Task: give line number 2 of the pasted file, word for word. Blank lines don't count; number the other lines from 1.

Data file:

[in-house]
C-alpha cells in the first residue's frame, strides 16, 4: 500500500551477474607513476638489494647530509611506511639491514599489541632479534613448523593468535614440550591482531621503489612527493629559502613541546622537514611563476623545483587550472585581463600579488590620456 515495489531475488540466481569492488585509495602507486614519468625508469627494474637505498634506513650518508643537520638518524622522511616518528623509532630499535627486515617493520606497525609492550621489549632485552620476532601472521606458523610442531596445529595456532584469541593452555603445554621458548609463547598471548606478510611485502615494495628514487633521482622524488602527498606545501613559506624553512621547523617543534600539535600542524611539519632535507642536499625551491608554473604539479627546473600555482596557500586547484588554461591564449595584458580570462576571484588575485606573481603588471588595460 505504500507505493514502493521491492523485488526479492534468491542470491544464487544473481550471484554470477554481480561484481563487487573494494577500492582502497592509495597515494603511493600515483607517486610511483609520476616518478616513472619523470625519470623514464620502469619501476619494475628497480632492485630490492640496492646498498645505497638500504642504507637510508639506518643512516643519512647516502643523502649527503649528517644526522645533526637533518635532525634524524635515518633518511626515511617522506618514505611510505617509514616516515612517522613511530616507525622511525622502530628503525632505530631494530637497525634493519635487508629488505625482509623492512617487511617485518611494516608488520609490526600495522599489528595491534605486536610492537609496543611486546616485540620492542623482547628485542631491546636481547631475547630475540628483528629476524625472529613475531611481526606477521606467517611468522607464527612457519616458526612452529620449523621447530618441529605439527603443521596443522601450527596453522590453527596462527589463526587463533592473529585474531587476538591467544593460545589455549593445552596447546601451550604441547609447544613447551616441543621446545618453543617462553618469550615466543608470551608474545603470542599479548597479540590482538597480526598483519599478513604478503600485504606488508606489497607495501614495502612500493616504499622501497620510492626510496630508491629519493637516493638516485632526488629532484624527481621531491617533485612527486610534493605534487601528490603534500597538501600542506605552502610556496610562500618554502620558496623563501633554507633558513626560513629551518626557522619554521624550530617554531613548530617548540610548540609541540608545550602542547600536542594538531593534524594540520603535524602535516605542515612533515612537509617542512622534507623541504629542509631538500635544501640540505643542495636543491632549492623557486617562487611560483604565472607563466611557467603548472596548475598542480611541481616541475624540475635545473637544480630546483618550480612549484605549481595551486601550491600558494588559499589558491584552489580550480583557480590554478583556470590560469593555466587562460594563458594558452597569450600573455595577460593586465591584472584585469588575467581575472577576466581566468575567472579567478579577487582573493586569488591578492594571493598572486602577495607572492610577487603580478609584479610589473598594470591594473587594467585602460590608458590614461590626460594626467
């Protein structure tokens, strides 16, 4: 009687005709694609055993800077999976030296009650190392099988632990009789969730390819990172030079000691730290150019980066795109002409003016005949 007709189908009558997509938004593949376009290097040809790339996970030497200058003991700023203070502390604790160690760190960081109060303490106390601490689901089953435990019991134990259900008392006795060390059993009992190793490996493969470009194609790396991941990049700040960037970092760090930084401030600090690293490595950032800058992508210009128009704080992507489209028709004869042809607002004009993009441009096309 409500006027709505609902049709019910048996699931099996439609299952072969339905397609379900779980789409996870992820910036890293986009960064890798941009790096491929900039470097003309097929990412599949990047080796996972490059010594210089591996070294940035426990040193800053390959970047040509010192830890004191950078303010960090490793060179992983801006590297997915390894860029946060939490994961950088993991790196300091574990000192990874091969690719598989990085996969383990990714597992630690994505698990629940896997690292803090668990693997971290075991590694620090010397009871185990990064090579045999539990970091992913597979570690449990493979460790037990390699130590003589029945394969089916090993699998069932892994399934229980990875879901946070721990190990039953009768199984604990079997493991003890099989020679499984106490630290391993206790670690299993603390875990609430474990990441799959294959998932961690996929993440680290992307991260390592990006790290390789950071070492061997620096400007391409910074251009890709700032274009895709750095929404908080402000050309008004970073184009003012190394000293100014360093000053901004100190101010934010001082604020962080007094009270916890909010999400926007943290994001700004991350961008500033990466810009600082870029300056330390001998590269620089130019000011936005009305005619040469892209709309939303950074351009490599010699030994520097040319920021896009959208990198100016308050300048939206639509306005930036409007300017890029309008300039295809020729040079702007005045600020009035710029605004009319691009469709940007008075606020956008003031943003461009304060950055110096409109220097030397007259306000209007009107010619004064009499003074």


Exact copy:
C-alpha cells in the first residue's frame, strides 16, 4: 500500500551477474607513476638489494647530509611506511639491514599489541632479534613448523593468535614440550591482531621503489612527493629559502613541546622537514611563476623545483587550472585581463600579488590620456 515495489531475488540466481569492488585509495602507486614519468625508469627494474637505498634506513650518508643537520638518524622522511616518528623509532630499535627486515617493520606497525609492550621489549632485552620476532601472521606458523610442531596445529595456532584469541593452555603445554621458548609463547598471548606478510611485502615494495628514487633521482622524488602527498606545501613559506624553512621547523617543534600539535600542524611539519632535507642536499625551491608554473604539479627546473600555482596557500586547484588554461591564449595584458580570462576571484588575485606573481603588471588595460 505504500507505493514502493521491492523485488526479492534468491542470491544464487544473481550471484554470477554481480561484481563487487573494494577500492582502497592509495597515494603511493600515483607517486610511483609520476616518478616513472619523470625519470623514464620502469619501476619494475628497480632492485630490492640496492646498498645505497638500504642504507637510508639506518643512516643519512647516502643523502649527503649528517644526522645533526637533518635532525634524524635515518633518511626515511617522506618514505611510505617509514616516515612517522613511530616507525622511525622502530628503525632505530631494530637497525634493519635487508629488505625482509623492512617487511617485518611494516608488520609490526600495522599489528595491534605486536610492537609496543611486546616485540620492542623482547628485542631491546636481547631475547630475540628483528629476524625472529613475531611481526606477521606467517611468522607464527612457519616458526612452529620449523621447530618441529605439527603443521596443522601450527596453522590453527596462527589463526587463533592473529585474531587476538591467544593460545589455549593445552596447546601451550604441547609447544613447551616441543621446545618453543617462553618469550615466543608470551608474545603470542599479548597479540590482538597480526598483519599478513604478503600485504606488508606489497607495501614495502612500493616504499622501497620510492626510496630508491629519493637516493638516485632526488629532484624527481621531491617533485612527486610534493605534487601528490603534500597538501600542506605552502610556496610562500618554502620558496623563501633554507633558513626560513629551518626557522619554521624550530617554531613548530617548540610548540609541540608545550602542547600536542594538531593534524594540520603535524602535516605542515612533515612537509617542512622534507623541504629542509631538500635544501640540505643542495636543491632549492623557486617562487611560483604565472607563466611557467603548472596548475598542480611541481616541475624540475635545473637544480630546483618550480612549484605549481595551486601550491600558494588559499589558491584552489580550480583557480590554478583556470590560469593555466587562460594563458594558452597569450600573455595577460593586465591584472584585469588575467581575472577576466581566468575567472579567478579577487582573493586569488591578492594571493598572486602577495607572492610577487603580478609584479610589473598594470591594473587594467585602460590608458590614461590626460594626467